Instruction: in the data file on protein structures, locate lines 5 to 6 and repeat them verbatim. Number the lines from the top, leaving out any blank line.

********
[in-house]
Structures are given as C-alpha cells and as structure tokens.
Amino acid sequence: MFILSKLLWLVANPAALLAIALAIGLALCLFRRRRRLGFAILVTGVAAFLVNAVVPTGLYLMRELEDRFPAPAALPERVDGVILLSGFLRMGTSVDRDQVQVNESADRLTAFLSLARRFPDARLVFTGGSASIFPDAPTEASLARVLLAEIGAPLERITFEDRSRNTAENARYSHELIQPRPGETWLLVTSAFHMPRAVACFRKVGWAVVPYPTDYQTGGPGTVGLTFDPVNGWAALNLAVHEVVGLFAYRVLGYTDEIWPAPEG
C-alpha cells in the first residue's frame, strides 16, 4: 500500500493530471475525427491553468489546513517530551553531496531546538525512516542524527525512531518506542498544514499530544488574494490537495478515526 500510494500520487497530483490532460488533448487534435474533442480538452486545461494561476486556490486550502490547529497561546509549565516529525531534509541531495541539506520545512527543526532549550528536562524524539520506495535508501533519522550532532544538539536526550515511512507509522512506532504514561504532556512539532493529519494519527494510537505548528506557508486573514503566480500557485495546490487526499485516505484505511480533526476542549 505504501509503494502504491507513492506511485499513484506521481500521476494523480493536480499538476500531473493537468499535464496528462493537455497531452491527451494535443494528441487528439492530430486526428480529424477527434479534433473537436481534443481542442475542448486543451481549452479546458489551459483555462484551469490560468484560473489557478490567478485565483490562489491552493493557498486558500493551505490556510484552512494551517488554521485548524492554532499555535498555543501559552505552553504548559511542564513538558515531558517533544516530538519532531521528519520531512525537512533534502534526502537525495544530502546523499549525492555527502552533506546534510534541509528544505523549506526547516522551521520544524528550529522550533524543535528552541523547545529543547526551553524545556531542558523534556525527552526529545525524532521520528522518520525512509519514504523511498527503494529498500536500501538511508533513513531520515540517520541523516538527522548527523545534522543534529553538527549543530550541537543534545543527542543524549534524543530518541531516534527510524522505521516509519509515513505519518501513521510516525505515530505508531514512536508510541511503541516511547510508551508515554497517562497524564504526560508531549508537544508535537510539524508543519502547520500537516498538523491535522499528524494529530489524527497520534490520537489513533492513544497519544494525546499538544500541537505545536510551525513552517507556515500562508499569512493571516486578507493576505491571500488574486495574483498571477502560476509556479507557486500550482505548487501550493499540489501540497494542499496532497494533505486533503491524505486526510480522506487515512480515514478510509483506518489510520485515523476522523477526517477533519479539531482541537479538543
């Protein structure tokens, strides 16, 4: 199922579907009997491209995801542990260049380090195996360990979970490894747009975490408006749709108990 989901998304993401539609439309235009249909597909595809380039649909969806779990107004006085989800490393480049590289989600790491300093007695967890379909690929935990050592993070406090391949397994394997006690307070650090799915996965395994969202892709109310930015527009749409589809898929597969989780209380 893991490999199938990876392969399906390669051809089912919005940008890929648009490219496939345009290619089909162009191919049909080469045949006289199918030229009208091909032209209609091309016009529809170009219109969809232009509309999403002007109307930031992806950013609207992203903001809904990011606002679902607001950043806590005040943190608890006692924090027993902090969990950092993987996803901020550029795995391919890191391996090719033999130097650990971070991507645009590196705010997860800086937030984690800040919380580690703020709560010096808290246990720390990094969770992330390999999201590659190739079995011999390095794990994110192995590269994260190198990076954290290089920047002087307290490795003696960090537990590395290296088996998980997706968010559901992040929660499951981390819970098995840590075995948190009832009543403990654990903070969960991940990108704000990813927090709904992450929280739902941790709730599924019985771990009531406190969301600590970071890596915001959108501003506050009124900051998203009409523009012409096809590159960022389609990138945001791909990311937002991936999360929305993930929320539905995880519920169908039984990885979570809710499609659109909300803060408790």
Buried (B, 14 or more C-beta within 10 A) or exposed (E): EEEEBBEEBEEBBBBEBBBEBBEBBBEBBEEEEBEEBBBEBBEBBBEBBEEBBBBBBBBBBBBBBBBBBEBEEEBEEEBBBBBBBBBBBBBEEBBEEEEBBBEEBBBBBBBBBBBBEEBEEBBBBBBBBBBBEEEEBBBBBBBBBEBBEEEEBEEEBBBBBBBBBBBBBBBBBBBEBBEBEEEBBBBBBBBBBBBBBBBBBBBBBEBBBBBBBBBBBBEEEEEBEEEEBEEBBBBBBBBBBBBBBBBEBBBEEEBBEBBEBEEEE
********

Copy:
């Protein structure tokens, strides 16, 4: 199922579907009997491209995801542990260049380090195996360990979970490894747009975490408006749709108990 989901998304993401539609439309235009249909597909595809380039649909969806779990107004006085989800490393480049590289989600790491300093007695967890379909690929935990050592993070406090391949397994394997006690307070650090799915996965395994969202892709109310930015527009749409589809898929597969989780209380 893991490999199938990876392969399906390669051809089912919005940008890929648009490219496939345009290619089909162009191919049909080469045949006289199918030229009208091909032209209609091309016009529809170009219109969809232009509309999403002007109307930031992806950013609207992203903001809904990011606002679902607001950043806590005040943190608890006692924090027993902090969990950092993987996803901020550029795995391919890191391996090719033999130097650990971070991507645009590196705010997860800086937030984690800040919380580690703020709560010096808290246990720390990094969770992330390999999201590659190739079995011999390095794990994110192995590269994260190198990076954290290089920047002087307290490795003696960090537990590395290296088996998980997706968010559901992040929660499951981390819970098995840590075995948190009832009543403990654990903070969960991940990108704000990813927090709904992450929280739902941790709730599924019985771990009531406190969301600590970071890596915001959108501003506050009124900051998203009409523009012409096809590159960022389609990138945001791909990311937002991936999360929305993930929320539905995880519920169908039984990885979570809710499609659109909300803060408790």
Buried (B, 14 or more C-beta within 10 A) or exposed (E): EEEEBBEEBEEBBBBEBBBEBBEBBBEBBEEEEBEEBBBEBBEBBBEBBEEBBBBBBBBBBBBBBBBBBEBEEEBEEEBBBBBBBBBBBBBEEBBEEEEBBBEEBBBBBBBBBBBBEEBEEBBBBBBBBBBBEEEEBBBBBBBBBEBBEEEEBEEEBBBBBBBBBBBBBBBBBBBEBBEBEEEBBBBBBBBBBBBBBBBBBBBBBEBBBBBBBBBBBBEEEEEBEEEEBEEBBBBBBBBBBBBBBBBEBBBEEEBBEBBEBEEEE